This meant that merchants could auction their human cargo into involuntary servitude under private masters, usually for work on tobacco plantations. Planters often preferred convicts to slaves. They were cheaper, and because they served limited terms, they didn’t have to be supported in old age. Approximately one quarter of all British immigrants to America in the 18th century were convicts.
In the early 19th century, the United States was exporting more cotton than all other nations combined. The frontier was constantly expanding, opening up more land for cotton, and it seemed impossible to lose money on real estate. New Orleans had the densest concentration of banking capital in the country, and money poured in from Northern and European investors. Then, in 1837, the bubble burst, sending the United States into its first great depression. Louisiana needed money, and the penitentiary became a target for belt-tightening.
In 1844, the state privatized the penitentiary, leading it to a company called McHatton, Pratt, & Ward. The company was responsible for the operations of the prison, including feeding and clothing inmates, and it could use inmate labor toward its own ends. The company put inmates to work from dawn till dusk in the penitentiary’s textile factory. “These men laid aside all objects of reformation,” one prisoner wrote, “and-re-instated the most cruel tyranny, to eke out the dollars and cents of human misery.” Men who couldn’t keep up with the work were beaten and whipped, sometimes to death.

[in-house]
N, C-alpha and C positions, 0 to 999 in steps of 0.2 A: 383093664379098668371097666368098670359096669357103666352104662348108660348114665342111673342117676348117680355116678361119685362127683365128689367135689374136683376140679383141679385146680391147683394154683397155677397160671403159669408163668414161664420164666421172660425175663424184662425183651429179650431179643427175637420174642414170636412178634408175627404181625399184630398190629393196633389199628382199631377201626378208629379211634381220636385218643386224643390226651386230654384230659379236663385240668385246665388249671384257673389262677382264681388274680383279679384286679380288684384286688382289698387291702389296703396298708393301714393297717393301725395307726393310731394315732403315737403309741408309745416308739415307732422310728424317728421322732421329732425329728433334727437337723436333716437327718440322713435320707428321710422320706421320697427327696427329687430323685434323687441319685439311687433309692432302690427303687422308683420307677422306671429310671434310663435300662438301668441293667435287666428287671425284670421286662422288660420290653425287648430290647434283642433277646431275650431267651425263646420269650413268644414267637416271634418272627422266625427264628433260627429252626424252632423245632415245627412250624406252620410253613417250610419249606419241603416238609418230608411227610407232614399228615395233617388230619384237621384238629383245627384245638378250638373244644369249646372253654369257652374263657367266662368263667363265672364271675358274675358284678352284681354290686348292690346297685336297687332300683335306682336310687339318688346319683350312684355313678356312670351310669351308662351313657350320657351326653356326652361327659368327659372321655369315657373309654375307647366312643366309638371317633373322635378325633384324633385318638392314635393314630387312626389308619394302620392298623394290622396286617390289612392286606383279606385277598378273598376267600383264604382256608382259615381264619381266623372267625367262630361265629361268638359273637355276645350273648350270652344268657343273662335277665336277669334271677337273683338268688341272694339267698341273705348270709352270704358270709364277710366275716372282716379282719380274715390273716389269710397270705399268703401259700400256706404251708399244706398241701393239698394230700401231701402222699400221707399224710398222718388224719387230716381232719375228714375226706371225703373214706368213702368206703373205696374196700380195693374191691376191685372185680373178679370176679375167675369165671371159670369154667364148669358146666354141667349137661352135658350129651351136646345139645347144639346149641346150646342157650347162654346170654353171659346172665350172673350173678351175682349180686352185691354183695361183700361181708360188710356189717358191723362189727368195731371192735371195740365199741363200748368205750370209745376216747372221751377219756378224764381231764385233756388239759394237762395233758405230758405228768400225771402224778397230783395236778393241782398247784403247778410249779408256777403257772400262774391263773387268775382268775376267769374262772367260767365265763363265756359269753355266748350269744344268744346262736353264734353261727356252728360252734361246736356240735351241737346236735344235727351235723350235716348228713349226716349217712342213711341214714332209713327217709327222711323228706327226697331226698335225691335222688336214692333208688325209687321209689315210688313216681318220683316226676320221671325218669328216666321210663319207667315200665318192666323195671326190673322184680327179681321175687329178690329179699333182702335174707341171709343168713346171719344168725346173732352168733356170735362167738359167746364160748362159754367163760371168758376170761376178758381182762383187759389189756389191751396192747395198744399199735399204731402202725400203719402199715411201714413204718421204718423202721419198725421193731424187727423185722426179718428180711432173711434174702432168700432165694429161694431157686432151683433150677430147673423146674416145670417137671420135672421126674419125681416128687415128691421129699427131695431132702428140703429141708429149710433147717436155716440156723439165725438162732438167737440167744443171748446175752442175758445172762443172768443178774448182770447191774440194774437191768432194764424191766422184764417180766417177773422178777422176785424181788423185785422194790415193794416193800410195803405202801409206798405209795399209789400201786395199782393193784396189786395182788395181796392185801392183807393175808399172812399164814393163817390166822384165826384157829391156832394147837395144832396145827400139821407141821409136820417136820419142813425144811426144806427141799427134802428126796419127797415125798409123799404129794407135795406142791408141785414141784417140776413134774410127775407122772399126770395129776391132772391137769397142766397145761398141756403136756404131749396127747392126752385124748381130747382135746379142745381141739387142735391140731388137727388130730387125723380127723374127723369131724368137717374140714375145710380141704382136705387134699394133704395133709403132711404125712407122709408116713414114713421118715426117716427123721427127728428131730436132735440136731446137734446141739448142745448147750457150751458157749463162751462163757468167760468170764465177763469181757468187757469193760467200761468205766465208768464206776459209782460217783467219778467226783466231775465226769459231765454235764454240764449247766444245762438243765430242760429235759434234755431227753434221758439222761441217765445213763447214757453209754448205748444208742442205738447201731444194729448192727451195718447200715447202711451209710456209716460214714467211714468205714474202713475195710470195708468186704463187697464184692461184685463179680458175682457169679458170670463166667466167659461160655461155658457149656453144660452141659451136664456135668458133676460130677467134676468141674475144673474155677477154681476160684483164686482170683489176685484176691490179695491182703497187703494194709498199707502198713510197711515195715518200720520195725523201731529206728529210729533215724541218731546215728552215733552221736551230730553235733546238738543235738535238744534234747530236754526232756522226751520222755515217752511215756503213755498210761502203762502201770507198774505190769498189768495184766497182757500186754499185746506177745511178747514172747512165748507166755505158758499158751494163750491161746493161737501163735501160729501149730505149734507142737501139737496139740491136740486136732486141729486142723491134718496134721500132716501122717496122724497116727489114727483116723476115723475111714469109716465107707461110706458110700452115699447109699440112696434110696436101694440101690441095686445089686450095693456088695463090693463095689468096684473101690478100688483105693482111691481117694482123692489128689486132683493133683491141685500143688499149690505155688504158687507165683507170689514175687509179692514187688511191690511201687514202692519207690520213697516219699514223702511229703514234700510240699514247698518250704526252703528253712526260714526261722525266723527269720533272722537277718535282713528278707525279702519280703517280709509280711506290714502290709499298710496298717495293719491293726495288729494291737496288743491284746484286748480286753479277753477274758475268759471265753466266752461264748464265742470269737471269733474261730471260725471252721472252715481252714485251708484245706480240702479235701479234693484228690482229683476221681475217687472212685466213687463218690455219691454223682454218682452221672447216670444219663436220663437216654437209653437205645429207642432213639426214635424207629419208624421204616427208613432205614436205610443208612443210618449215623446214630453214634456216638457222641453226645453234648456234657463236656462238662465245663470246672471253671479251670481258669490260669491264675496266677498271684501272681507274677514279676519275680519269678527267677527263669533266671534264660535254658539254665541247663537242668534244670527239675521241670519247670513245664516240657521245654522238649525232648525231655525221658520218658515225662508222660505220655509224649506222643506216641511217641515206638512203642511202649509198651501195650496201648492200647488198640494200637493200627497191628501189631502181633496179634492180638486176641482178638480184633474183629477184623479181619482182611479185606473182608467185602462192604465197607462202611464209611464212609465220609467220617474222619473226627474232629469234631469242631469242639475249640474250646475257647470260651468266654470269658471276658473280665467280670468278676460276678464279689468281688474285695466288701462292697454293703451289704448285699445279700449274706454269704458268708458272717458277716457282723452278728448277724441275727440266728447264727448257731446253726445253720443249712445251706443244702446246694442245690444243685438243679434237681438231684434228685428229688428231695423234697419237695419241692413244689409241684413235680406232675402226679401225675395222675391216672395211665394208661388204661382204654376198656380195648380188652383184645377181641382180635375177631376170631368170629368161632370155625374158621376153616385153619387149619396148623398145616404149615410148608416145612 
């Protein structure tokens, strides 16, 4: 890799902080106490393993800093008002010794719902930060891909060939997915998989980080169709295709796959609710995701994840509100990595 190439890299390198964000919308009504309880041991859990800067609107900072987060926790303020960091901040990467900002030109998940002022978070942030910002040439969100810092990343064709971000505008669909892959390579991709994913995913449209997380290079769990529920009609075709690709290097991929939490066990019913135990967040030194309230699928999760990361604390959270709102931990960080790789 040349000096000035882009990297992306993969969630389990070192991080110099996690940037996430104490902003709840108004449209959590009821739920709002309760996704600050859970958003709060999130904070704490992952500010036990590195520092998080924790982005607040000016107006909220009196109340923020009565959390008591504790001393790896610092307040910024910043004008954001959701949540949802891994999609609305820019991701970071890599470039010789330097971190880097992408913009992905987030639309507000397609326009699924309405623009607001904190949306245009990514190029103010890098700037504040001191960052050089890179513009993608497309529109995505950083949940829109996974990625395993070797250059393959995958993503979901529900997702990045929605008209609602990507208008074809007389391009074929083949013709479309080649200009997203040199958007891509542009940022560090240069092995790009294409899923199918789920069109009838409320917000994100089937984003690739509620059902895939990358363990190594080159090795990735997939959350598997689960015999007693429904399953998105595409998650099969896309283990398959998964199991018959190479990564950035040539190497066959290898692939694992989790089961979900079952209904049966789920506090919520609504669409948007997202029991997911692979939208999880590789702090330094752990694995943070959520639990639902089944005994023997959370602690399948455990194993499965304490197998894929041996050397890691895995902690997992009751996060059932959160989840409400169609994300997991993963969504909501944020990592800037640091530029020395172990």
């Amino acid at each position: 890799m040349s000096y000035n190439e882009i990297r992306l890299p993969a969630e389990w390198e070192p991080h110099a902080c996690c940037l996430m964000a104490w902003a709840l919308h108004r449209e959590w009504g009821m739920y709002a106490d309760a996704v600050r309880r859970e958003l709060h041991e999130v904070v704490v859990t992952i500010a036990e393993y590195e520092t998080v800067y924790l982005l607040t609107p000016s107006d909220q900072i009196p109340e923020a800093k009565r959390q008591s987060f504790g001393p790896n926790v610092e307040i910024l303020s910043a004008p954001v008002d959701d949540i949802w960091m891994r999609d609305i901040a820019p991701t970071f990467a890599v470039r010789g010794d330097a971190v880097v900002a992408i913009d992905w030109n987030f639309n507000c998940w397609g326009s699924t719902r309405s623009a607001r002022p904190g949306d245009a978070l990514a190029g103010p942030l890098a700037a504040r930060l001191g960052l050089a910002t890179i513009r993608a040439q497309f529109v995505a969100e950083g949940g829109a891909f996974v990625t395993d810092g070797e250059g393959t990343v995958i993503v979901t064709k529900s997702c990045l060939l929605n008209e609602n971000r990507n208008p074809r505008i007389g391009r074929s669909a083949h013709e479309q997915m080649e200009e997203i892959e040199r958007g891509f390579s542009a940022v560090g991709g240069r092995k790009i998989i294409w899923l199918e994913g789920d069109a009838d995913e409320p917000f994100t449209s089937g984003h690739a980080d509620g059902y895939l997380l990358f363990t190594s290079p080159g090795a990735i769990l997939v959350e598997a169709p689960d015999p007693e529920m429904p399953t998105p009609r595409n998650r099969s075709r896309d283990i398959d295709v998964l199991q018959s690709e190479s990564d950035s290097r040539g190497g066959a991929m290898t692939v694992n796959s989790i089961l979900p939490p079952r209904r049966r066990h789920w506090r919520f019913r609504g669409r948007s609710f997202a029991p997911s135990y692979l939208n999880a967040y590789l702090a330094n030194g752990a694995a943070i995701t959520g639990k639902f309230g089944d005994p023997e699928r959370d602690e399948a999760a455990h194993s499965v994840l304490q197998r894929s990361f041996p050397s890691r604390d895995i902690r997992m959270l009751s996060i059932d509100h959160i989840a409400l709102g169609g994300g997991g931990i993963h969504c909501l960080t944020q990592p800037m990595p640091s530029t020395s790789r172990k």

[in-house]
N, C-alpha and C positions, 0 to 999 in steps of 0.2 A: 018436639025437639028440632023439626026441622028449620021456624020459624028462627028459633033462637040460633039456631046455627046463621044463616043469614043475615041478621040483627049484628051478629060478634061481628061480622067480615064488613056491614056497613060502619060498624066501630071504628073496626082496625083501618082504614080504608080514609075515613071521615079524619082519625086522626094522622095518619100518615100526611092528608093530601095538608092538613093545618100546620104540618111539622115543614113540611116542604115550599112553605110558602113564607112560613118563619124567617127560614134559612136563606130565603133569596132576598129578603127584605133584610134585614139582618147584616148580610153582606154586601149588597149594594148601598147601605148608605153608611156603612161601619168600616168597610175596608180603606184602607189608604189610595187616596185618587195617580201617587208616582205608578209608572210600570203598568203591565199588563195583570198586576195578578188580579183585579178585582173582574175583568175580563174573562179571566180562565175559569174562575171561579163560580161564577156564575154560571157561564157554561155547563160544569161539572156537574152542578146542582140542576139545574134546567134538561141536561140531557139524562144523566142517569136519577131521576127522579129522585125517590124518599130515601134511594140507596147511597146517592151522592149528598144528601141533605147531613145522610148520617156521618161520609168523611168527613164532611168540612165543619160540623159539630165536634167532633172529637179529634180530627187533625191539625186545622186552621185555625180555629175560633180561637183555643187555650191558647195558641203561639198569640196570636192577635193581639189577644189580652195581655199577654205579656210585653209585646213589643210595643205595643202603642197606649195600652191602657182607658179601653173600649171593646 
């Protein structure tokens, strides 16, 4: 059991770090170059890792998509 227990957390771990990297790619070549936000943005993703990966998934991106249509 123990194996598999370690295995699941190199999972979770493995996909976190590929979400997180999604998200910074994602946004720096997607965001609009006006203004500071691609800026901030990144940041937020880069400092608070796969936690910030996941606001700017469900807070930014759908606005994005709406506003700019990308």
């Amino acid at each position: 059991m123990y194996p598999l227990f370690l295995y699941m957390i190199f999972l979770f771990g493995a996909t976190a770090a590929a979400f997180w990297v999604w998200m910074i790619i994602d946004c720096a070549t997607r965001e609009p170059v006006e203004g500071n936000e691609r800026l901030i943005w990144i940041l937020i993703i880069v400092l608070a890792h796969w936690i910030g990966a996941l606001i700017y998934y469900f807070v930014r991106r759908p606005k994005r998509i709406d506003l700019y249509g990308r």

Before the Civil War, most prisoners in the South were white. The punishment of enslaved African Americans was generally left up to their owners. Louisiana, however, did imprison enslaved people for “serious” crimes, generally involving acts of rebellion against the slave system. A number of these imprisoned slaves were women. Penitentiary records show a number of women imprisoned for “assaulting a white,” arson, or attempting to poison someone, most likely their enslavers.